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Tickers in this Article: AIG, FNM, FRE, C, BAC, FAZ
This past week saw financial sector dominate trading on the markets. In what has been dubbed "the dash for trash", many of the once doomed financial stocks surged to heights not seen since 2008. Is this simply the new bull market proclaiming the strength of the financial sector, or temporary euphoria before another market correction?

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Hank's Back
Leading the way late in the week was AIG (NYSE: AIG), which rose 26% on Thursday alone amidst rumors that former CEO Maurice "Hank" Greenberg may be on improved terms with the company he once built into the largest insurer in the world. Investors are hoping that Greenberg's vast experience and Rolodex of business associates may be able to help new CEO Robert Benmosche in returning the insurer back to prominence.

But a 30% jump in a single day and a 280% run over the course of a month has analysts wondering whether shares of AIG are benefiting from a short squeeze. Following their 20-1 reverse stock-split which drastically reduced AIG's float, short sellers have been frantically trying to cover their short positions. The reverse split has made that task much more difficult for short sellers increasing the stock's volatility thus resulting in this massive run-up in the stock price over the past 30 days.

The volatility won't settle anytime soon, as the reduced float combined with the extremely high open interest in the options market could see AIG shares yo-yo for the remainder of 2009. It's uncertain what to expect from AIG shares in the near term, so perhaps getting into a reverse calendar spread, which profits in volatile markets in the short-run would be a good play here. For those looking further down the road, opening a position in a LEAP would be another viable alternative for AIG.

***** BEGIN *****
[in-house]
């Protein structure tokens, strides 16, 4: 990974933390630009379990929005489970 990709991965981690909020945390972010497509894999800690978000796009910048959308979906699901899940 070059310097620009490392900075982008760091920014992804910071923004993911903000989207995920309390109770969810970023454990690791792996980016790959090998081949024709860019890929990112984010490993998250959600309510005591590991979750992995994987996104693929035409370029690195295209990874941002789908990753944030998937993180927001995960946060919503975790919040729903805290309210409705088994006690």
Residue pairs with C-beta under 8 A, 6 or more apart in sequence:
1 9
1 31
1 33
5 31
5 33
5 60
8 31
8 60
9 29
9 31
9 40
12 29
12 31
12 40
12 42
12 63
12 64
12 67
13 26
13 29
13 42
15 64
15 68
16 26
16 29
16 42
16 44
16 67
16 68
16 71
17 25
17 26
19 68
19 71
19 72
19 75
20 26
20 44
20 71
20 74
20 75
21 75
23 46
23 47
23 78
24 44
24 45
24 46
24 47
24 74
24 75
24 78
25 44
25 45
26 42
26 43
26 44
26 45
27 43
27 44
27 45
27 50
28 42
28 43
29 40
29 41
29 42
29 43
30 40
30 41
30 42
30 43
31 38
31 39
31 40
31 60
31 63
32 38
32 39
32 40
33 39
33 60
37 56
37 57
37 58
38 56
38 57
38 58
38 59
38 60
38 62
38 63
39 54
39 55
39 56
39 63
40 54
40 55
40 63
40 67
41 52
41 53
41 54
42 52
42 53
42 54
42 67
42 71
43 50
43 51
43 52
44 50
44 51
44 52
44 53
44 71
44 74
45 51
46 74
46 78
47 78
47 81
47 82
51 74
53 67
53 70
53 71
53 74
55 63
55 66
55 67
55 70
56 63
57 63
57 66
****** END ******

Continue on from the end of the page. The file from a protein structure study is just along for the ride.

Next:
Higher on Historic Volumes
Two other stocks that have seen a run-up, thanks to a huge increase in volume, are Fannie Mae (NYSE:FNM) and Freddie Mac (NYSE:FRE), up 225% and 260% respectively for the month. This past week alone saw Fannie rise 75% with Freddie up 40%. Although the price appreciation is something to behold, it's the volumes that have caught everyone's attention. On Monday alone, trading on Fannie broke 830 million, with Freddie reaching 386 million. Considering that just a few weeks earlier trading volumes were in the single-digit millions, these volumes are historical. Some reports have these two stocks, along with AIG, Bank of America (NYSE:BAC) and Citi (NYSE:C) accounting for a phenomenal 35% of the NYSE consolidated volume since Aug 5.

With volumes on these "trash" financials heating up the scoreboards, it's obvious that retail and institutional investors alike are riding a wave of momentum that may well be creating another round of short covers in the coming days and weeks. If these stocks continue to trade higher on these kinds of volumes, shorters caught in the cross hairs could drive prices even higher. However, profit taking in the coming days will slow these financials down and bring some normalcy to the markets. Again, with so much open interest in the options market it's clear that people are betting one way or the other on where this recent super-rally is headed. My guess is Fannie and Freddie may have a little more room to run (10% or so), but profit taking will deflate these two GSEs by Labor Day. If you're looking to make a quick profit by speculating on a pull back, get into a leveraged bearish financials ETF like Direxion's 3x Financial Bear ETF (NYSE: FAZ). That being said, this ETF only makes sense as a day trade. A couple of up-days could compound your losses and eat up your position very quickly.

The Bottom Line
This past week saw financials benefit from high volumes and a possible short squeeze. With so much positive speculation in the sector lately, it might be a good time for contrarians to jump in and pick up some profits on the way back down. Then again, we've been waiting for a pull back for weeks now, and we have yet to see it. Perhaps the bulls will rule a little while longer. (For more, see The Industry Handbook: The Banking Industry.)

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